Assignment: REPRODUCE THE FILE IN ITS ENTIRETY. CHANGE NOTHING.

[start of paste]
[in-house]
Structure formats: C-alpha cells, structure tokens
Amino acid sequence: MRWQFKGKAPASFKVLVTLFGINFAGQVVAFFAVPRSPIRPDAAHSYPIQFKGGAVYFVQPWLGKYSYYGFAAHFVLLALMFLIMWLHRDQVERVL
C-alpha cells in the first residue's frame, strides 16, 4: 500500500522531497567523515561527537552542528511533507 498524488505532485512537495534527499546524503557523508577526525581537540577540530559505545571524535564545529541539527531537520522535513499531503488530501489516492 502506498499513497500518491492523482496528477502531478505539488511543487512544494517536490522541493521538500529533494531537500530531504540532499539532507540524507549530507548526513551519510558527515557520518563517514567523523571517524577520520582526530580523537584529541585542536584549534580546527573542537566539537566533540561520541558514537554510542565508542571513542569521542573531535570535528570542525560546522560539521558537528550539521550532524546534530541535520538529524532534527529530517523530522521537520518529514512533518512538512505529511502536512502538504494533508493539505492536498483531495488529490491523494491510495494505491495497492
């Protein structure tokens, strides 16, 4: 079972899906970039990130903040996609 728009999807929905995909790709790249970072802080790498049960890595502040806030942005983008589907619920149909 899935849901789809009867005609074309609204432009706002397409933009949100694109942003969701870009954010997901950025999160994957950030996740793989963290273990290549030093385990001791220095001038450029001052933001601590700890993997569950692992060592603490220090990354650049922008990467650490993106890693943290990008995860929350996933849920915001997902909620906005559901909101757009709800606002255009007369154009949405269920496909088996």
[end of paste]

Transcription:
[in-house]
Structure formats: C-alpha cells, structure tokens
Amino acid sequence: MRWQFKGKAPASFKVLVTLFGINFAGQVVAFFAVPRSPIRPDAAHSYPIQFKGGAVYFVQPWLGKYSYYGFAAHFVLLALMFLIMWLHRDQVERVL
C-alpha cells in the first residue's frame, strides 16, 4: 500500500522531497567523515561527537552542528511533507 498524488505532485512537495534527499546524503557523508577526525581537540577540530559505545571524535564545529541539527531537520522535513499531503488530501489516492 502506498499513497500518491492523482496528477502531478505539488511543487512544494517536490522541493521538500529533494531537500530531504540532499539532507540524507549530507548526513551519510558527515557520518563517514567523523571517524577520520582526530580523537584529541585542536584549534580546527573542537566539537566533540561520541558514537554510542565508542571513542569521542573531535570535528570542525560546522560539521558537528550539521550532524546534530541535520538529524532534527529530517523530522521537520518529514512533518512538512505529511502536512502538504494533508493539505492536498483531495488529490491523494491510495494505491495497492
């Protein structure tokens, strides 16, 4: 079972899906970039990130903040996609 728009999807929905995909790709790249970072802080790498049960890595502040806030942005983008589907619920149909 899935849901789809009867005609074309609204432009706002397409933009949100694109942003969701870009954010997901950025999160994957950030996740793989963290273990290549030093385990001791220095001038450029001052933001601590700890993997569950692992060592603490220090990354650049922008990467650490993106890693943290990008995860929350996933849920915001997902909620906005559901909101757009709800606002255009007369154009949405269920496909088996």